Interesting Gregg fact

I was reading Alice in Wonderland in Shorthand the other day (by the way a must-read either in shorthand or not) and I had the pages upside down and tried to start reading it and I realised that even though it was upside down there were no illegal or unkosher looking strokes. The outlines still formed words, of course totally illegible ones.

Well I just though this was interesting to note, comments?

(by michael_lisitsa
for everyone)


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3 comments Add yours
  1. Michael —

    Where did you find your copy? I've read the beginning of a PDF version I found online, scanned by Microsoft from a copy at University of California, but the quality is grainy which makes it hard to read.

  2. The Internet Archive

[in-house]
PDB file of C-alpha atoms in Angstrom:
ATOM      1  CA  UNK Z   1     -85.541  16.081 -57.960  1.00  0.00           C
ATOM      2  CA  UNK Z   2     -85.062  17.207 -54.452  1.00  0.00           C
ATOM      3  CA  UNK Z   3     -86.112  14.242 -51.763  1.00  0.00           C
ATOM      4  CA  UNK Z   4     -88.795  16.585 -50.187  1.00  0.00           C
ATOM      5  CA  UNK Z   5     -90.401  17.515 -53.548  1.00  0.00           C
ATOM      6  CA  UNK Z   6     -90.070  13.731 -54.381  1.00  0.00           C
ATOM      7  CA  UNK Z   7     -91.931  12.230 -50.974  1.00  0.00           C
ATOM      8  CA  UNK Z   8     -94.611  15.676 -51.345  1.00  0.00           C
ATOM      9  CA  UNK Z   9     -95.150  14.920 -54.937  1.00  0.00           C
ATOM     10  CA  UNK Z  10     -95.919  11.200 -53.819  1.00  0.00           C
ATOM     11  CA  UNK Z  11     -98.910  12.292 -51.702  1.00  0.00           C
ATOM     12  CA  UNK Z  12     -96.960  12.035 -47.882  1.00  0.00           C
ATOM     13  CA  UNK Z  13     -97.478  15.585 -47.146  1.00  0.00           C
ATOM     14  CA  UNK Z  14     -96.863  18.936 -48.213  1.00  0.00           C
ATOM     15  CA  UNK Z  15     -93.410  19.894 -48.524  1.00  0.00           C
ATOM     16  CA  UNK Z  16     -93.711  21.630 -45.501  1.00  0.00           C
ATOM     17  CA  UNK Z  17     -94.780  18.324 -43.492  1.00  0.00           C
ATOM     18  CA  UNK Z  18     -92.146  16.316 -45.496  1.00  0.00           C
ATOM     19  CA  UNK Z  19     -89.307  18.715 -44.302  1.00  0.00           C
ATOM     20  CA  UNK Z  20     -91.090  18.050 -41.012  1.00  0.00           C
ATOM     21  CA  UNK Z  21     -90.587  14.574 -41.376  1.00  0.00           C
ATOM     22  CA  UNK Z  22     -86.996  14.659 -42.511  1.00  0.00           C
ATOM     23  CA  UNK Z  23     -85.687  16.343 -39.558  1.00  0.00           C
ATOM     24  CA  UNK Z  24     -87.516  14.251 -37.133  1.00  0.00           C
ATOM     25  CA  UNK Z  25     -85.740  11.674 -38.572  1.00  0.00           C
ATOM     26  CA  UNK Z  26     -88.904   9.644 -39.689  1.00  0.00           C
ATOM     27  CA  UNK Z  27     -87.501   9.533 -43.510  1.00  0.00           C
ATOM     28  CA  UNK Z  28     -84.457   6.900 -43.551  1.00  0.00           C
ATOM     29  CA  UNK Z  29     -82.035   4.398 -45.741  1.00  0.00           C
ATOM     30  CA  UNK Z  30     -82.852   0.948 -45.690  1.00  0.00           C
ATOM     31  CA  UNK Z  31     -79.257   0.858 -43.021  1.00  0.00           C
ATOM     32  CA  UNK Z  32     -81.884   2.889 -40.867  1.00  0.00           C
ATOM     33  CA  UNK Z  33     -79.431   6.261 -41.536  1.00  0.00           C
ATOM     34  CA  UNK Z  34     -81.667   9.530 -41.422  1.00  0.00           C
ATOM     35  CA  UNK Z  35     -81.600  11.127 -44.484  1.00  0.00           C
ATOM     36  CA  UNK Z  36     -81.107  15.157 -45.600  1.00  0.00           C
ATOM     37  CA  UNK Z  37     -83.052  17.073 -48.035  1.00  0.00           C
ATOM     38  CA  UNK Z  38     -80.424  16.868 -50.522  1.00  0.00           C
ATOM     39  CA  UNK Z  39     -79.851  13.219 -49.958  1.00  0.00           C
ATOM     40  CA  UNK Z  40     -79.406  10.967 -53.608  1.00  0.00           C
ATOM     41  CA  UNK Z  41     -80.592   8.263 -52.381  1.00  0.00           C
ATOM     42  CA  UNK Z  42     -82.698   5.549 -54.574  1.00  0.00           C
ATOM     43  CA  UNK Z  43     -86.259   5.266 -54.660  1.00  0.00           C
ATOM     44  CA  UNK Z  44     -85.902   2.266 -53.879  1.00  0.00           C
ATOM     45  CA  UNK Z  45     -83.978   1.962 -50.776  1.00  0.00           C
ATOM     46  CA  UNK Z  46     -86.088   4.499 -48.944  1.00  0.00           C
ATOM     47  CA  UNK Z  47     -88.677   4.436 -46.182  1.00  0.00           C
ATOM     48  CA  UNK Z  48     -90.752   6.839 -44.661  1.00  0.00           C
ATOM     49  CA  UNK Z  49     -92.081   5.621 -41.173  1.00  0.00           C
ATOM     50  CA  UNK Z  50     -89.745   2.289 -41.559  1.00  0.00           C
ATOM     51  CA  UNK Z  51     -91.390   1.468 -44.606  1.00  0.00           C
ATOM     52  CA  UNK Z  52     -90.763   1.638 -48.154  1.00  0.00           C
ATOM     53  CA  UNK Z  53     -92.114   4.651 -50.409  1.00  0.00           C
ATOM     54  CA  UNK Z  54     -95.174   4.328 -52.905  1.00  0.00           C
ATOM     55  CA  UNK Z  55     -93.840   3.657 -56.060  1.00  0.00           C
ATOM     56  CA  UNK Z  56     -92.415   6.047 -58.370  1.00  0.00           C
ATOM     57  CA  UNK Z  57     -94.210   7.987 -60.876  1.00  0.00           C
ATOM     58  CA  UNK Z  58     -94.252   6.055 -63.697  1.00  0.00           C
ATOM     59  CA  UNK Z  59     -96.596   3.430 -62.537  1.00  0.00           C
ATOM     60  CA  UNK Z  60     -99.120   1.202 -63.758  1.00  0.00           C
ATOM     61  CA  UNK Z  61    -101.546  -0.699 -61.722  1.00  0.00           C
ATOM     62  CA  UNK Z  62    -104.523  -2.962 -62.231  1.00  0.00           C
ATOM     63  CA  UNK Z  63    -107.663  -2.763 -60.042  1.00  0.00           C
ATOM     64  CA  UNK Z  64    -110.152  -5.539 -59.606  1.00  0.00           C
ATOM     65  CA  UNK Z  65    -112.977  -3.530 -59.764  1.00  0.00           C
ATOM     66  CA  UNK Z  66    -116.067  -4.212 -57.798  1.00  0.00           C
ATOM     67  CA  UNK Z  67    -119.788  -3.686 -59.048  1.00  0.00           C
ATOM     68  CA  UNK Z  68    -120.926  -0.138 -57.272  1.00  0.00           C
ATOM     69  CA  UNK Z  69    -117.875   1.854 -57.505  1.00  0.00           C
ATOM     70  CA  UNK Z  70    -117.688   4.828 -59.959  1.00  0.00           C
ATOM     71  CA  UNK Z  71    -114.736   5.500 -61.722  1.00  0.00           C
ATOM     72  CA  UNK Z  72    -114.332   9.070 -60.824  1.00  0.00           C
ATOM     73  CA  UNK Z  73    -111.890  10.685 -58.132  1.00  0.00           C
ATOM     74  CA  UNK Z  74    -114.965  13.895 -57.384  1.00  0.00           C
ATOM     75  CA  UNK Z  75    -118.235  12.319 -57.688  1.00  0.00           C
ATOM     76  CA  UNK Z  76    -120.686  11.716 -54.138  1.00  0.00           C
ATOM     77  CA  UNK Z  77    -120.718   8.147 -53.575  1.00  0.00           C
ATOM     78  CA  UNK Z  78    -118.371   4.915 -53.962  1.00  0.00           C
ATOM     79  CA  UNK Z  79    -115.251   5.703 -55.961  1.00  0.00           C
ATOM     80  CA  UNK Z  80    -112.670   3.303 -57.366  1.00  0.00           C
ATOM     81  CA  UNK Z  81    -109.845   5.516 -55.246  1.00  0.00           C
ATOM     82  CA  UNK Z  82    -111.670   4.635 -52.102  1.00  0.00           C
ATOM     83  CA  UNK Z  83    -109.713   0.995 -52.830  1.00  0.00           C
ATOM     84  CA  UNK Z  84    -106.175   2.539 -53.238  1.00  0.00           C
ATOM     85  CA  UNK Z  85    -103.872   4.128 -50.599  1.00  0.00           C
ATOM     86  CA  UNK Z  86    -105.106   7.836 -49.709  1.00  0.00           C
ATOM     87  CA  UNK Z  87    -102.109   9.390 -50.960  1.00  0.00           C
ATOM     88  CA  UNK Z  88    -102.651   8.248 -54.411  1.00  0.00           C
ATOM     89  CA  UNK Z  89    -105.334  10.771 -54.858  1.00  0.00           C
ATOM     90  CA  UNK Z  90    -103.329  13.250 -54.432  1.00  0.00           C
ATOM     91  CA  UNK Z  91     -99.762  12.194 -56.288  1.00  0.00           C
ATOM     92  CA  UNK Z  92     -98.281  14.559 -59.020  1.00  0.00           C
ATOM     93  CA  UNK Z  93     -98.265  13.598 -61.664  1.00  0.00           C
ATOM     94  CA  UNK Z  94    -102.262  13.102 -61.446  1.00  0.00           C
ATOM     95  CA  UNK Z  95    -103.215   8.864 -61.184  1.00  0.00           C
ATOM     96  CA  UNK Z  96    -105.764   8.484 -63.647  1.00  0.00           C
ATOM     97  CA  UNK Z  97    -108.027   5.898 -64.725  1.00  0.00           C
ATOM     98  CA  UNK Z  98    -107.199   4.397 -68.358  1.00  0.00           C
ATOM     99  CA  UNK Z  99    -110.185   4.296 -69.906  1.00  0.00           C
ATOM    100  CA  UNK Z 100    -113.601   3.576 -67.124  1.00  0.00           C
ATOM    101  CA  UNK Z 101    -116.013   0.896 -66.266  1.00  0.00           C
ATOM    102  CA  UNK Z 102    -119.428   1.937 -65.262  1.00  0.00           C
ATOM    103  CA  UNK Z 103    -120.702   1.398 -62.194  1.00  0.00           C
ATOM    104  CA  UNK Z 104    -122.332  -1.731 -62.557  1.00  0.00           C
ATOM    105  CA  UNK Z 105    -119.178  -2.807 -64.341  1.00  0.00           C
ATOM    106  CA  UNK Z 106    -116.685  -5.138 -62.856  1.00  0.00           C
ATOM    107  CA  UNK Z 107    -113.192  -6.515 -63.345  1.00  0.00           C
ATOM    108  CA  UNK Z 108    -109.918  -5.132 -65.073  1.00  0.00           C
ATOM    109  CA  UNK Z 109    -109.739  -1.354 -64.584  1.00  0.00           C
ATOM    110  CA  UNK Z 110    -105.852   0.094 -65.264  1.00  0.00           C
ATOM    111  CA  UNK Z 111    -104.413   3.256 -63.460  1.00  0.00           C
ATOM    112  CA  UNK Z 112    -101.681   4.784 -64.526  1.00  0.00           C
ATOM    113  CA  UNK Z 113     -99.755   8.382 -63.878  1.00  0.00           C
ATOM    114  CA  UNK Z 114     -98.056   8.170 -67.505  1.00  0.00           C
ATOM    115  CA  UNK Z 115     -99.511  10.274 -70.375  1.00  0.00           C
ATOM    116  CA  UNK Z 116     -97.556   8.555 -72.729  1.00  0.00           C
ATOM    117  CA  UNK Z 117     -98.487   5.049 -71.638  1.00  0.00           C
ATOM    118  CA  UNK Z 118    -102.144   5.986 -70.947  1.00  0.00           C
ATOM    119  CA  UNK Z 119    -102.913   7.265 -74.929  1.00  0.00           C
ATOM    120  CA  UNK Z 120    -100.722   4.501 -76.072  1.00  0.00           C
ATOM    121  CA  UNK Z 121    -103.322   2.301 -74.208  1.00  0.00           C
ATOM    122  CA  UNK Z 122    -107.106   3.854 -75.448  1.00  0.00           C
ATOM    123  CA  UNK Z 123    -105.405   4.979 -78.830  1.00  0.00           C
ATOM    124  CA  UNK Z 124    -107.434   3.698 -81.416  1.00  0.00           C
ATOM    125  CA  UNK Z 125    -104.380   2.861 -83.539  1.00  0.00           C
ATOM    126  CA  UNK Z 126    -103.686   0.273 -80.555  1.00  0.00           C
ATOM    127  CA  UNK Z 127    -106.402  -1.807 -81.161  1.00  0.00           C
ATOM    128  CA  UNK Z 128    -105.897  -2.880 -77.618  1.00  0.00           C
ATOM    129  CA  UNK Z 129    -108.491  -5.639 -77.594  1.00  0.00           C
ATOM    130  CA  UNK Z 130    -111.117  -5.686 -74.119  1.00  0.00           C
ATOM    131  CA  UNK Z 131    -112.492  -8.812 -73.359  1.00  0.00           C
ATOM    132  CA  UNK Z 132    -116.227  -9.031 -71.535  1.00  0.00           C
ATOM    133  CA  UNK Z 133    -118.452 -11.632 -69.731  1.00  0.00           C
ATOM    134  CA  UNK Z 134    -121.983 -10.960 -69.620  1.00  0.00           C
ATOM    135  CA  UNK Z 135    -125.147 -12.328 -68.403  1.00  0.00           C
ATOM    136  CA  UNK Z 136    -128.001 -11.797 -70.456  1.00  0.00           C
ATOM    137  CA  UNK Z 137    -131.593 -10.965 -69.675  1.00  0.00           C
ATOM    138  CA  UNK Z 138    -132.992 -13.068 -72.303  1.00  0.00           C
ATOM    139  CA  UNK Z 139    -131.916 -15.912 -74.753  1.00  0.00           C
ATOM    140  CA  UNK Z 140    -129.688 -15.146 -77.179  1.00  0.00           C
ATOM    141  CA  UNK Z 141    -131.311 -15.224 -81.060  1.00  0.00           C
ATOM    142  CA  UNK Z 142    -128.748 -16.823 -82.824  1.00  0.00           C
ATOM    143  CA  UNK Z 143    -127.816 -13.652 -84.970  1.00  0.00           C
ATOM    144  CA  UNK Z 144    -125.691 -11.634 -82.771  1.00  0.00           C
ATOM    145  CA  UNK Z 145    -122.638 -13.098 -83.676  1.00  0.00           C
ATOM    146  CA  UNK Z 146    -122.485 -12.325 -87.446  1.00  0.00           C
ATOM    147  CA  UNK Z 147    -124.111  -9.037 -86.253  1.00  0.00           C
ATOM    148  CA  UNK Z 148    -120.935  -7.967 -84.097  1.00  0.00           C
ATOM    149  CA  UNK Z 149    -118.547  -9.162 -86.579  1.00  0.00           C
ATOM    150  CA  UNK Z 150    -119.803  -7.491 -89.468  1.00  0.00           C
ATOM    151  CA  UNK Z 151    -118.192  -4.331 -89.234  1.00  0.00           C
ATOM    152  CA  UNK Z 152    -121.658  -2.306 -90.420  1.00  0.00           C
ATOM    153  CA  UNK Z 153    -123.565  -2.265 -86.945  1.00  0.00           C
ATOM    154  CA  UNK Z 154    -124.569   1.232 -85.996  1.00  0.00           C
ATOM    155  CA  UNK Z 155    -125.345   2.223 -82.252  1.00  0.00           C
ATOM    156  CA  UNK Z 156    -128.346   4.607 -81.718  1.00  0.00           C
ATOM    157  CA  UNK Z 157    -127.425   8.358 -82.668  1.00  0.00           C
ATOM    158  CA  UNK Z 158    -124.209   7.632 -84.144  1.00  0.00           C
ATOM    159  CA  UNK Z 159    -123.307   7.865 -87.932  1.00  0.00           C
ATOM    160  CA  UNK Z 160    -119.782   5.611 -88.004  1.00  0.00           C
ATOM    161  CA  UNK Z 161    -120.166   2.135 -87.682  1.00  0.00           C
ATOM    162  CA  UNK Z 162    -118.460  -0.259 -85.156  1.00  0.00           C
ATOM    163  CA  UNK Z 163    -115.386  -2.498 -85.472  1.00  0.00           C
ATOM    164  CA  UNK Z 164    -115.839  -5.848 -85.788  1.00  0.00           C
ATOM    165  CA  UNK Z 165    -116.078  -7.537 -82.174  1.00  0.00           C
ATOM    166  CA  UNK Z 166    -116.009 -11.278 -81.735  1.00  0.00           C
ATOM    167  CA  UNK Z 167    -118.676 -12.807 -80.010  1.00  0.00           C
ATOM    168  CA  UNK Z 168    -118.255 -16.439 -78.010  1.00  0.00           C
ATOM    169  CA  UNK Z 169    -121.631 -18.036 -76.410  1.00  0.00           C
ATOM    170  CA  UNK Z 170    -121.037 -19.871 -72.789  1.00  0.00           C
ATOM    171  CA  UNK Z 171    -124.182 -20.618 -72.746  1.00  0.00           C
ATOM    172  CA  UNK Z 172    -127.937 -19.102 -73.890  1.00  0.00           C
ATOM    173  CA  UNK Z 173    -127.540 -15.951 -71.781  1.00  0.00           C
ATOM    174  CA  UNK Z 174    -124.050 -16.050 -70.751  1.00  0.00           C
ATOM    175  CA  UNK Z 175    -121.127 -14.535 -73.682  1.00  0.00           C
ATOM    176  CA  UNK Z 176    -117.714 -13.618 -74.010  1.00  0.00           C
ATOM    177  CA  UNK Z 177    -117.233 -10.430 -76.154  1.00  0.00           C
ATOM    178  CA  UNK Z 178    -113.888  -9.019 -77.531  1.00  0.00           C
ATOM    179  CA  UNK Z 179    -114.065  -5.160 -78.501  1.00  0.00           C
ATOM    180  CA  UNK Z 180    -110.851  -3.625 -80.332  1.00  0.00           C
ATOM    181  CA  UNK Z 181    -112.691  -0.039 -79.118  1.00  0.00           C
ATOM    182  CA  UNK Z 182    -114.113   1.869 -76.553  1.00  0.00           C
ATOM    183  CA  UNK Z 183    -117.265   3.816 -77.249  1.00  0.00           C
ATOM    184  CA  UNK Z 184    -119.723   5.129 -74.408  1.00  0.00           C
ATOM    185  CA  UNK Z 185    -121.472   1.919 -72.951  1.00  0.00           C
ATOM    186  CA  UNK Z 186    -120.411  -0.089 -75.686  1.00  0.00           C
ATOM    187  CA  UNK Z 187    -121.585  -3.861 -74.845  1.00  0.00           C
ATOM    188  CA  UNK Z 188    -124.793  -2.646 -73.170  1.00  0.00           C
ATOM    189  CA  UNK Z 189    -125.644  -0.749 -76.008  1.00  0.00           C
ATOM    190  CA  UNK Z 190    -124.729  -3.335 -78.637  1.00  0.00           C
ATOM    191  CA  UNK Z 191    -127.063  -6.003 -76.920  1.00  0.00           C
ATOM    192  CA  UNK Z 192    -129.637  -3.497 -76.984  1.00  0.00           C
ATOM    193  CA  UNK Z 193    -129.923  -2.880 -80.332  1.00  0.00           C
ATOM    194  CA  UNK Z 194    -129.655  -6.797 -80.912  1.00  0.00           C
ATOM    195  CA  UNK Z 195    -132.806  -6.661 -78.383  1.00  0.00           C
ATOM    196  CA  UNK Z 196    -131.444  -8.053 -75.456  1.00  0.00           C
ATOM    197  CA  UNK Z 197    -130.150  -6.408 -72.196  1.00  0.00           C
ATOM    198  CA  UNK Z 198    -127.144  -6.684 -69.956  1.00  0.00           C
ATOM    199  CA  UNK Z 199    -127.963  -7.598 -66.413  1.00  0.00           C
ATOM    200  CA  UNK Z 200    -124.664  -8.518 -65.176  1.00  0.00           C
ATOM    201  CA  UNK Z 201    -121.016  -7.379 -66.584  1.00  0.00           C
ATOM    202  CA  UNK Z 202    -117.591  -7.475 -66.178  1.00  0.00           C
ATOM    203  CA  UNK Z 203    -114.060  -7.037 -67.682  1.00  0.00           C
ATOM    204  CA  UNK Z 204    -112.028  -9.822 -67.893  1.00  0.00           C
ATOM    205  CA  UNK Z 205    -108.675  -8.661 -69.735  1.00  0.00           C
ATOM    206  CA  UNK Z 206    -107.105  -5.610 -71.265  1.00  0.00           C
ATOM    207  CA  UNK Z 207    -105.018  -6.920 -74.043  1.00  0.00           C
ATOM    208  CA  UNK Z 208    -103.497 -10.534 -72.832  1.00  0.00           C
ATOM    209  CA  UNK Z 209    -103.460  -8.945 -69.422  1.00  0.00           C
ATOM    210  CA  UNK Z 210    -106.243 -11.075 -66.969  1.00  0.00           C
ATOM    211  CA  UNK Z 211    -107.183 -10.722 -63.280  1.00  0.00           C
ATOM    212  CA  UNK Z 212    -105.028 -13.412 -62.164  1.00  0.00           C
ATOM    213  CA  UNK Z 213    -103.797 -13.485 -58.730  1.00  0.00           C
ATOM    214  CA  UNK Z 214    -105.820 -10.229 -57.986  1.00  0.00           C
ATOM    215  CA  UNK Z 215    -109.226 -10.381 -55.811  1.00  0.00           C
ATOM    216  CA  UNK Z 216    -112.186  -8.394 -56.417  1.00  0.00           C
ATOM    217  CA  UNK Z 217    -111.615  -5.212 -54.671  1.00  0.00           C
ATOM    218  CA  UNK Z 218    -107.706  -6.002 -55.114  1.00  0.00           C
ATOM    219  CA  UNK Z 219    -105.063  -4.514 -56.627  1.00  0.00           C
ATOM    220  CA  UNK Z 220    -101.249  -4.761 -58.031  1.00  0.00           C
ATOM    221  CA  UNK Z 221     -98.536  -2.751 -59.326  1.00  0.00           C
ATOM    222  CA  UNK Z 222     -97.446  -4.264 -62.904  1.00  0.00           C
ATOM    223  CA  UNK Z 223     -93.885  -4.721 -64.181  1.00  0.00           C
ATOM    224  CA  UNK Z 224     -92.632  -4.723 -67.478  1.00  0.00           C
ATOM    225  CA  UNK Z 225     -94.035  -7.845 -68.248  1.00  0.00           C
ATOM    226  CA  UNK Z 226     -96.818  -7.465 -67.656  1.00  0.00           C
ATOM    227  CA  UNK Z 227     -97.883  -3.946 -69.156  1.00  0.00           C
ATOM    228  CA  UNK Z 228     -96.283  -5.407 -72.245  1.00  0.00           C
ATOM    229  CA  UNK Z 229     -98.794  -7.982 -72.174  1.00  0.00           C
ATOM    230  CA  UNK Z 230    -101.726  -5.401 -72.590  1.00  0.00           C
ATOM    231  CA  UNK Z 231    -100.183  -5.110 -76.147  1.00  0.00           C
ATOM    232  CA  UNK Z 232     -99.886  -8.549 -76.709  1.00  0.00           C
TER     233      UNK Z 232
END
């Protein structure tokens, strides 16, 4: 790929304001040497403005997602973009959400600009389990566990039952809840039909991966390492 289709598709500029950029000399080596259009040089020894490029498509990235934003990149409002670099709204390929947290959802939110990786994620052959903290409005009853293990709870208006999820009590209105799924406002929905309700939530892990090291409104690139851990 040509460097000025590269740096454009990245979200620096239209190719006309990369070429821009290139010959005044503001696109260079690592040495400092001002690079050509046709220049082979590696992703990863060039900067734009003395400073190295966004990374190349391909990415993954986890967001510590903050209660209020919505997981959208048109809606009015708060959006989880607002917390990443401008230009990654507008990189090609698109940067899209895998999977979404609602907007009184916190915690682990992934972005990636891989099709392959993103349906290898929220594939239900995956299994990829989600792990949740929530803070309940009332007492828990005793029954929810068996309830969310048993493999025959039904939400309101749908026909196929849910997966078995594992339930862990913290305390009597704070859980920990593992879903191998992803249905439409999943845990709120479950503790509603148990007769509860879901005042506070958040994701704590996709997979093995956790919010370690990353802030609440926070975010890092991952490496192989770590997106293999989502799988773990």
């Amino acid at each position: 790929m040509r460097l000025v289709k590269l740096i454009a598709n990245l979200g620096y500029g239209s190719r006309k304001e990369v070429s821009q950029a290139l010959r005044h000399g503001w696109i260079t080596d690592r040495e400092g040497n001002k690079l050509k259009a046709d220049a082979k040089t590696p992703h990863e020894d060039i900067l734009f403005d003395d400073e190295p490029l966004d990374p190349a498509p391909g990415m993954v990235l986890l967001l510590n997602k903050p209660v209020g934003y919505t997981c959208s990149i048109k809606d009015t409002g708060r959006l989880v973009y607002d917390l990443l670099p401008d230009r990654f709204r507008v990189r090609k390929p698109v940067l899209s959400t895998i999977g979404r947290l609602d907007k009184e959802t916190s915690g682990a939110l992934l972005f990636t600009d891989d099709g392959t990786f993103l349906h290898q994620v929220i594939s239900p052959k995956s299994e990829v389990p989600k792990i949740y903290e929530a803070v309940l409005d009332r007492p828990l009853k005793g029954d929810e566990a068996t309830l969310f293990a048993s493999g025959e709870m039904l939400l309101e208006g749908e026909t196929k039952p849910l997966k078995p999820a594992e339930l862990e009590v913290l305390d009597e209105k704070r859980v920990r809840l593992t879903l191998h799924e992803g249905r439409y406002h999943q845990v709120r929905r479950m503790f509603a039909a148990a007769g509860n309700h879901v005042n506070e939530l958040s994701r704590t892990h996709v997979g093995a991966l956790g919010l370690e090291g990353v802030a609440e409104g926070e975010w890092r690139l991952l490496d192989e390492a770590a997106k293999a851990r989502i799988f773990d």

I am not sure if this forum is too familiar with this directory, in fact someone from this forum recommended me to here. There are a lot of good shorthand resources there, speed studies, gregg writers, tips and tricks and all kinds of stuff. It also has a good version of Alice in Wonderland.

    Its a shame that there's not many freely available shorthand literature books available. After I finish, I won't have anything interesting to read except a couple of boring fables, and a whole lot of business material.

  3. Michael L., what a nice link!  I am looking at the poem at the beginning of Alice in Wonderland right now.  It's not hugely different from DJS Gregg; I'm pleased to say I'm at least getting the gist of it.   When I was a little girl, I remember I read both Alice books at least 2 x apiece.

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